“Belle de Jour is the tragedy of a divorce – between body and soul, between the tenderest love and the implacable demands of the senses…” proclaims its trailer. You can’t blame them, I suppose – back in the sixties, Buñuel’s adaptation of Kessel’s novel was a little too absurdist, a little too psychoanalytical, and a little too frank with regards to that touchy topic of sex to allow for any kind of interpretation other than a traditional one. Thankfully, there’s a new DVD release to remedy that unfortunate misinterpretation and re-kindle interest in the film.
For the tale isn’t as simple as that. There is certainly a sort of divorce, as the film’s protagonist, Séverine (Catherine Deneuve), divides her identity into two: trophy wife by night and prostitute by day. Initially fearful and repressive of the sexuality that she relegates to her fantasies, she becomes increasingly intrigued; escaping the elegant and aristocratic Paris of Haussmann that she knows, she ventures into a brothel – and a world of discovery. It is here that she finds a haven without which she cannot live, here that she goes through a sort of initiation into sexuality, introduced to the most bizarre and humiliating of human desires by Madame Anais (Genevieve Page) and her girls; it is also here that that she lives out her most depraved fantasies, especially in the arms of Marcel (Pierre Clementi), a crook who’s just sufficiently threatening for Séverine’s desires.
The separation here is not the simple divide between love and lust, and that’s precisely what makes this film intriguing. In a highly sexualized world, Séverine maintains an opposition between love and sex because one represents the greatest tenderness, while the other rough violence. They must forever remain at odds, in a paradoxical conflict in which sex can never be the extension of love because their very natures are so different.
“It’s the other one that you love?” Marcel asks her once.
“Why do you come here, then?”
“I don’t know. They’re two very different things.”
Unfortunately, Deneuve is hardly the perfect actress to incarnate this duality: though her icy, pale, blonde beauty is undoubtedly fitting for a virginal Maddona, she retains this frozen demeanor even in the scenes of passion. If one believes the actress’s commentaries that are appended to the DVD, she had very little idea of Séverine’s internal struggle and very many issues with Buñuel’s artistic vision, which, quite possibly, is explanation enough for her iciness.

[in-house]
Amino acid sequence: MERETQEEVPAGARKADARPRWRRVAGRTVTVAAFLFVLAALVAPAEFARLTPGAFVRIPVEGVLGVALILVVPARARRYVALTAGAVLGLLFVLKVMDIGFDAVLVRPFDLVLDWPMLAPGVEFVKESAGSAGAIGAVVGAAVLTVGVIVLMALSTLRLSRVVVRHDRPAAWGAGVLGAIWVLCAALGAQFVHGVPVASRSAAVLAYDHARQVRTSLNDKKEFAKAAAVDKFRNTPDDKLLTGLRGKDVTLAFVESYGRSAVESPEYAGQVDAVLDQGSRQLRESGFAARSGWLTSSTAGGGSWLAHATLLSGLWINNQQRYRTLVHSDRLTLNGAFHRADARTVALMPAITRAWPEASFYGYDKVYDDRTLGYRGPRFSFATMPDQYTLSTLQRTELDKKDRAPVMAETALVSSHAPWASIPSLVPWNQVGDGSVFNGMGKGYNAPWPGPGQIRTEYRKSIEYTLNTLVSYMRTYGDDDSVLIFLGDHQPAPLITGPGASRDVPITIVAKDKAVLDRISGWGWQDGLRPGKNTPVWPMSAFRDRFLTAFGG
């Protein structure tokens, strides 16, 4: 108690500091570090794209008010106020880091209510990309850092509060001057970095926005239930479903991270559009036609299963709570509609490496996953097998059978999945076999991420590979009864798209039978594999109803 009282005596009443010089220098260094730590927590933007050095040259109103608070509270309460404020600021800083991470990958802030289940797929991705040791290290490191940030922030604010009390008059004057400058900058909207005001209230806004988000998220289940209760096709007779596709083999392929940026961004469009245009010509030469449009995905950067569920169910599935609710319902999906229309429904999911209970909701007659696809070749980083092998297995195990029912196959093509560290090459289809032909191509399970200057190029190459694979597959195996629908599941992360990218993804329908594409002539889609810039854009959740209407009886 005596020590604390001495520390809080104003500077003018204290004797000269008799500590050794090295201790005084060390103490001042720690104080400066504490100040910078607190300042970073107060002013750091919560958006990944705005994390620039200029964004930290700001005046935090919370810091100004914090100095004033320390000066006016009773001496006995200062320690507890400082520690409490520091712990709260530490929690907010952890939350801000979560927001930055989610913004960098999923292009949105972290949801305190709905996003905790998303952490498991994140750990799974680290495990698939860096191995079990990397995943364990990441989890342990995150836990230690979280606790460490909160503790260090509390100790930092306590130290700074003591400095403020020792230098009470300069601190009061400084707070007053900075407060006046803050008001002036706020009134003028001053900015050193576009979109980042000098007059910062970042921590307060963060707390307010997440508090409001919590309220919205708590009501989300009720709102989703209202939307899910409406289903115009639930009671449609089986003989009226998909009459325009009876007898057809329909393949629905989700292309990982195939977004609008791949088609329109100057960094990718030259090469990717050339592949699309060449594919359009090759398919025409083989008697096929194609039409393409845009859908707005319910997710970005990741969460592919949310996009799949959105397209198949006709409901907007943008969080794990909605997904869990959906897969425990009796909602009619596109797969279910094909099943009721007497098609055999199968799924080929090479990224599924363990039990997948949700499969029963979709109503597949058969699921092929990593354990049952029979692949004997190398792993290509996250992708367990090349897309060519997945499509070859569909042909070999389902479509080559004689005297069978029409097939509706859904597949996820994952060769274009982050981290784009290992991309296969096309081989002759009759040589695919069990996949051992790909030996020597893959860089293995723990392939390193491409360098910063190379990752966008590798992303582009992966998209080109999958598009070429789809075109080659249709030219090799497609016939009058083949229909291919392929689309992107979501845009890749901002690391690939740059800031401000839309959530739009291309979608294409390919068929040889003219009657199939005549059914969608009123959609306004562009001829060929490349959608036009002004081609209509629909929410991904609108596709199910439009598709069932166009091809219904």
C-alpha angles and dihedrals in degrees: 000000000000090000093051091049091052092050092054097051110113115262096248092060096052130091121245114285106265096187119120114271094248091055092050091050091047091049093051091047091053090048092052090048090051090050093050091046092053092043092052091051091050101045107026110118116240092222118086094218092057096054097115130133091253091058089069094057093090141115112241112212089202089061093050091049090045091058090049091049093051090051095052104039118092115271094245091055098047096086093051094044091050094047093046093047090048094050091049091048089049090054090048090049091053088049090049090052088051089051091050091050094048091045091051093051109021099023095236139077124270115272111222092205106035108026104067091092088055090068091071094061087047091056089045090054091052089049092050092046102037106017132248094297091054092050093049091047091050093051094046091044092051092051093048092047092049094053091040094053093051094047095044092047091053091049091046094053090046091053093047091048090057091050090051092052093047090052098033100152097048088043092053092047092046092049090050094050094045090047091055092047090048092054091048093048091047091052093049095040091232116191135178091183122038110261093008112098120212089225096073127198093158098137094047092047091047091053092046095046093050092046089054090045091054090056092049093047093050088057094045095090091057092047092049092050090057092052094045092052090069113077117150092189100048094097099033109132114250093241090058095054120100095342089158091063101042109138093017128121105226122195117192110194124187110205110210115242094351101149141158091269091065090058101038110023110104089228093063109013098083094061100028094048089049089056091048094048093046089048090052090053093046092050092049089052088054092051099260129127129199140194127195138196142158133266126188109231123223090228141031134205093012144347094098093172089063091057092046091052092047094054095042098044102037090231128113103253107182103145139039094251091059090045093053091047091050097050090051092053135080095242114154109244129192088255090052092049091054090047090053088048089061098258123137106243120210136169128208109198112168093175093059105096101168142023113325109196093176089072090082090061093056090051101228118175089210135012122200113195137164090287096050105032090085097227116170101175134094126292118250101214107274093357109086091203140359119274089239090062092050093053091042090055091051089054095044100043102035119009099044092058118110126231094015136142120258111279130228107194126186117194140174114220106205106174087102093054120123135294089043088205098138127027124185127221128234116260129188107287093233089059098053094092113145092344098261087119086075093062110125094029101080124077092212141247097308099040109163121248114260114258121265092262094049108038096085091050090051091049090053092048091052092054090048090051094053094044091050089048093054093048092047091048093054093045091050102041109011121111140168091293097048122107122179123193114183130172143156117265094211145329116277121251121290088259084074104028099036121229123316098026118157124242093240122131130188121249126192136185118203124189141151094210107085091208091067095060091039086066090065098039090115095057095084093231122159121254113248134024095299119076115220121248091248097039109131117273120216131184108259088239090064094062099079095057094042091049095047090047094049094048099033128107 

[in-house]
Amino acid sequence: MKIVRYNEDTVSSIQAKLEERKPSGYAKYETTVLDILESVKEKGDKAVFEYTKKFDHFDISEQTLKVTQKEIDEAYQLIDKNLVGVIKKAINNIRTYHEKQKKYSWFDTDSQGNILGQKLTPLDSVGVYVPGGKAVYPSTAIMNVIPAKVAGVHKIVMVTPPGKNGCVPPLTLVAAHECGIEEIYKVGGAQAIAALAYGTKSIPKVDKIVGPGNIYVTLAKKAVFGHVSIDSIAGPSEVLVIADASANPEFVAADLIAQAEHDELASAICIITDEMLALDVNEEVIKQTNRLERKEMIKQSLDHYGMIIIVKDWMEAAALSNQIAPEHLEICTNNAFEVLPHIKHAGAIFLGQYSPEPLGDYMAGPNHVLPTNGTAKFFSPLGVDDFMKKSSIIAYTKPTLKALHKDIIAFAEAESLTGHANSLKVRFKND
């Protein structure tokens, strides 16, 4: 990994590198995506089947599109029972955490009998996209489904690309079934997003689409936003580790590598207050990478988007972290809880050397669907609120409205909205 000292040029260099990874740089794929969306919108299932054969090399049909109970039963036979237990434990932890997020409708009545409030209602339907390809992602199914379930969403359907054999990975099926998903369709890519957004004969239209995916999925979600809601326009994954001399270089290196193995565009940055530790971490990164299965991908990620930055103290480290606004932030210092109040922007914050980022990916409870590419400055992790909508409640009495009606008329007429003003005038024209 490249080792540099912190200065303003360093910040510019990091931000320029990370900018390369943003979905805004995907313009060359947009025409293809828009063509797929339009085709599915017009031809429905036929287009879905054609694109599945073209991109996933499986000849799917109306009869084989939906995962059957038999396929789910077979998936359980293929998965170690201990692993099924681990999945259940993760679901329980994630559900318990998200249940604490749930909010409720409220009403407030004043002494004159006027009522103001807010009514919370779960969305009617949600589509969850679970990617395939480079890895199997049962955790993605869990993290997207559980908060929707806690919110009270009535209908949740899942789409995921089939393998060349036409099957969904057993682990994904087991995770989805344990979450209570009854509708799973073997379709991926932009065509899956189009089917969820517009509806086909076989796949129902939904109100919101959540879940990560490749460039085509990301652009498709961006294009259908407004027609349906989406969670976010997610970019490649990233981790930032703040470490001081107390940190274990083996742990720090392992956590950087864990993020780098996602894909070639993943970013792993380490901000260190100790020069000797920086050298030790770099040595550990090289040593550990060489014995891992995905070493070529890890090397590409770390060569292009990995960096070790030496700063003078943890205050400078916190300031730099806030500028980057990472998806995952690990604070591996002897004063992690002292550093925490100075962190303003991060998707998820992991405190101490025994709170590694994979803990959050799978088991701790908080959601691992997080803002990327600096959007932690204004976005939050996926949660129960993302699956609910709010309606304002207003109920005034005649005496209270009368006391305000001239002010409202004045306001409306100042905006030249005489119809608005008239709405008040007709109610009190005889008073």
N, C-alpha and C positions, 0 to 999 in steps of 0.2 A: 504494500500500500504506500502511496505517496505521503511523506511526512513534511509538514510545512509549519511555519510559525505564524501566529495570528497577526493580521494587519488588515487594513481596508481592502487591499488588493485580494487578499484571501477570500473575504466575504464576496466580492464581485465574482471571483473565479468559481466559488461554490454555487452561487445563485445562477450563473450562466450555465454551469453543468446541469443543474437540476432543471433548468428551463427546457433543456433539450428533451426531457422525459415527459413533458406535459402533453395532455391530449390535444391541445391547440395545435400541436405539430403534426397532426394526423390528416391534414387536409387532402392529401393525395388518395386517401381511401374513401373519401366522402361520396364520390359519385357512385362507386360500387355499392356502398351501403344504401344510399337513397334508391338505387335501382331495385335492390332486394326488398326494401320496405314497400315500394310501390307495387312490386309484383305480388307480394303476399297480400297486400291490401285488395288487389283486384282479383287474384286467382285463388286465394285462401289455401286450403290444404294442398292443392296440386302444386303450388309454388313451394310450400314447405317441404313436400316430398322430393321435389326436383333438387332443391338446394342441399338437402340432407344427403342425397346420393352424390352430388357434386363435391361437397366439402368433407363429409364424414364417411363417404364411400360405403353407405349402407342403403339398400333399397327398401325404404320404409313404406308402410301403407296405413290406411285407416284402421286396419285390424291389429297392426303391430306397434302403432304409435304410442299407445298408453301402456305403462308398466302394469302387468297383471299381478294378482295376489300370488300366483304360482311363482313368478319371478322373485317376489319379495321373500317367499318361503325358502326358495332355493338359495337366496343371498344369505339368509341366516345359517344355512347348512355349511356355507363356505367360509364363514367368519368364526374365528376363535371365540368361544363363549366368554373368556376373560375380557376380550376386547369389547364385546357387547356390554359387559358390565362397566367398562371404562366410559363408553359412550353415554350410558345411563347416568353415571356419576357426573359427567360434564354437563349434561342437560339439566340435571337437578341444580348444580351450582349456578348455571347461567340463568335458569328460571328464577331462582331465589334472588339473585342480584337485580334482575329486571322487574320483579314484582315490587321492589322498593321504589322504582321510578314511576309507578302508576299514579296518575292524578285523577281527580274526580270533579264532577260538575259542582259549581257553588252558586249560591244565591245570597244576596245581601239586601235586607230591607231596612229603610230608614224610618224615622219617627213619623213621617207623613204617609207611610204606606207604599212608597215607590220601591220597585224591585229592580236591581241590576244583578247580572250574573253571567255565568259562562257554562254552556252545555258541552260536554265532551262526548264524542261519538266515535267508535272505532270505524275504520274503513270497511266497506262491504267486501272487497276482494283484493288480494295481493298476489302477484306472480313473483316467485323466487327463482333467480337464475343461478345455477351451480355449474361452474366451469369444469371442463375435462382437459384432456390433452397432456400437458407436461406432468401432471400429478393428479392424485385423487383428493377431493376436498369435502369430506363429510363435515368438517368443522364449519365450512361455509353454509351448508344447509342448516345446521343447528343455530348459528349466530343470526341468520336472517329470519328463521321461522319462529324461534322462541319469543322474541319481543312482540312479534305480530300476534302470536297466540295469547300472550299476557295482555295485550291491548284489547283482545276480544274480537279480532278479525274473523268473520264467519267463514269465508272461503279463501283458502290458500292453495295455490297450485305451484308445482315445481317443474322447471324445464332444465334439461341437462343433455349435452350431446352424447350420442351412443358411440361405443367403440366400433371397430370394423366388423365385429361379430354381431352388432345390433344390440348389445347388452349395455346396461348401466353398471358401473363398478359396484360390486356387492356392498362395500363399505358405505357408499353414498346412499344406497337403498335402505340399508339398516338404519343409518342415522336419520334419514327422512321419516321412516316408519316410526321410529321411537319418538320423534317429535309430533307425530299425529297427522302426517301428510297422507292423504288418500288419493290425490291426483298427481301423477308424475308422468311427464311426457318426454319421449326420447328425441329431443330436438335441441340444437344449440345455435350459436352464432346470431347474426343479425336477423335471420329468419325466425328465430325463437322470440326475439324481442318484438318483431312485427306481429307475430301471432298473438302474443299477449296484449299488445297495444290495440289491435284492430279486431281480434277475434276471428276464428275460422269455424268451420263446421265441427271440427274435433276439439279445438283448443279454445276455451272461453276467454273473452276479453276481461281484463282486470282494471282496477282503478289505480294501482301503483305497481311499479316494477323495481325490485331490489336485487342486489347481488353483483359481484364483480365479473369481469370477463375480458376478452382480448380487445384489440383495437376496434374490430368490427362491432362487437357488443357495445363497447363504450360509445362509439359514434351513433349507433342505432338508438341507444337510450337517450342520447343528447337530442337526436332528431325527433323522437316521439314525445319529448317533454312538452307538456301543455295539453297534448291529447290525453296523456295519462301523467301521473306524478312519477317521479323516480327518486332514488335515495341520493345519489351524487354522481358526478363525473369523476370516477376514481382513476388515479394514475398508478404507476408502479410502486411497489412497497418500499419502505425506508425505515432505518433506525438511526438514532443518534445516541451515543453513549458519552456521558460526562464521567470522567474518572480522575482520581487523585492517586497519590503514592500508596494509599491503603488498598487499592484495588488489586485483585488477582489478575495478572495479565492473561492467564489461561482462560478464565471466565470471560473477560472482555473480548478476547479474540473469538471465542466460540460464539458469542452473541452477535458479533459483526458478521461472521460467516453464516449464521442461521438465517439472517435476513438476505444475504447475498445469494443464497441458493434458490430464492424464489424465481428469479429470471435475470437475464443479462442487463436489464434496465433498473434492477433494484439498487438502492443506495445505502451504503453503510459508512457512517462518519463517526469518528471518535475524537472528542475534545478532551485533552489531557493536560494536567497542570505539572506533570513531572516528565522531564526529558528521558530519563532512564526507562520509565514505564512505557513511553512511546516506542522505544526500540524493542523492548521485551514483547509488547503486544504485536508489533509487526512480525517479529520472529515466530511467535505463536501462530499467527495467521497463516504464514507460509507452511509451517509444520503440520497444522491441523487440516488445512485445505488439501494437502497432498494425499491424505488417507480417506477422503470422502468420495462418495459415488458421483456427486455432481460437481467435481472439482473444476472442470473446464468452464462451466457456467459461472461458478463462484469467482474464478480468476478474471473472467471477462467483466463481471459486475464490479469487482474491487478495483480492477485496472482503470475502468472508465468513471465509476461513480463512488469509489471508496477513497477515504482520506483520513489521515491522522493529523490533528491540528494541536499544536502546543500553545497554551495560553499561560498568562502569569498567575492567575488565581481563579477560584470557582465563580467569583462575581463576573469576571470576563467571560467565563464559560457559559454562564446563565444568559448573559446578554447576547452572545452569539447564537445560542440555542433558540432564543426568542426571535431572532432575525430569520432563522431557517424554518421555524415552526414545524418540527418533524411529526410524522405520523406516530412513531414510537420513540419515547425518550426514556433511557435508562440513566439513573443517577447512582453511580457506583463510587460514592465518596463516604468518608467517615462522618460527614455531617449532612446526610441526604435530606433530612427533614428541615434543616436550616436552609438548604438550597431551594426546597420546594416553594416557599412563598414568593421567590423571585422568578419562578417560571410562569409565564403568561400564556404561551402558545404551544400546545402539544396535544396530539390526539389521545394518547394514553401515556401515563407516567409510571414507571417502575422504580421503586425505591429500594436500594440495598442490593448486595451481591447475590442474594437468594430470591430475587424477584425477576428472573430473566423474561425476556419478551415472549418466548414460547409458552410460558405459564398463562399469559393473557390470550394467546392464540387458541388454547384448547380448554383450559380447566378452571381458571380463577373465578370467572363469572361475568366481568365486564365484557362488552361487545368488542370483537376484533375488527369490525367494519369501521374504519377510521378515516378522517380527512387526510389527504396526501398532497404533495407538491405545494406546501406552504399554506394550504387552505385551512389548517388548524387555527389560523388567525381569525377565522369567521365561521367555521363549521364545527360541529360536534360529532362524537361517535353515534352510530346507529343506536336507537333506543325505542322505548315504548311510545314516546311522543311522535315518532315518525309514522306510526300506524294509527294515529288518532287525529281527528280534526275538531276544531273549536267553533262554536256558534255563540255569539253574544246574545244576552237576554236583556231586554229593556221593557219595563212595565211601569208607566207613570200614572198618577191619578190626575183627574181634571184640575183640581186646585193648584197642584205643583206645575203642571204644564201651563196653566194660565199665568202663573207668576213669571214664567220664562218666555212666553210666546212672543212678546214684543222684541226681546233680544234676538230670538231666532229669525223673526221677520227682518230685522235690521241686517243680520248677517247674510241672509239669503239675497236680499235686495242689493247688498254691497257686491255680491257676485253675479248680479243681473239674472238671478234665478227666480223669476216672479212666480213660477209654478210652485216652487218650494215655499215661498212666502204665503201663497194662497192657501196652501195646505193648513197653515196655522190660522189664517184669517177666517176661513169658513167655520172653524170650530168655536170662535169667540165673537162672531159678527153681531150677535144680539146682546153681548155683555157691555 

Nevertheless, Buñuel’s film is a chef-d’oeuvre. It is unflinching in its treatment of truth and also merciless in erasing the lines between reality and imagination. Séverine’s fantasies are as disturbing as some of her real escapades, and also indistinguishable from them. The film ends with no clear moral message, no punishment for a woman’s adultery, but no vindication of it either – in fact, Buñuel himself admitted that he doesn’t understand the ending. The movie deals with a topic that has, no doubt, been addressed to death by our day and age – female sexuality – but it also deals with a grander human question, that ever-elusive nature of both love and sex; the masterful ambiguity with which Buñuel unravels his story in what now feels like the Paris of by-gone days is precisely why Belle de Jourremains a masterpiece even today.
Criterion’s new release makes this vividly clear: it treats the film as a serious artistic work, wrapped in a plethora of commentaries, interviews and essays. Particularly interesting is an elucidating interview with Buñuel himself: it’s surprising to what extent he’s as confused as his audience about what exactly is going on in the movie. There’s also a segment with screenwriter Jean-Claude Carrière, who speaks about the drastic differences between the novel and the story; most significantly, however, there’s a video piece with commentary by sexual politics activist Susie Bright and film scholar Linda Williams. Though their observations provide few profound insights, they do point to some fresh ways interpreting certain scenes, and, what is more important, they treat the film as a serious work on sexuality – a refreshing view. They make it clear that this film still retains its capacity to both entertain and provoke even half a century after its release.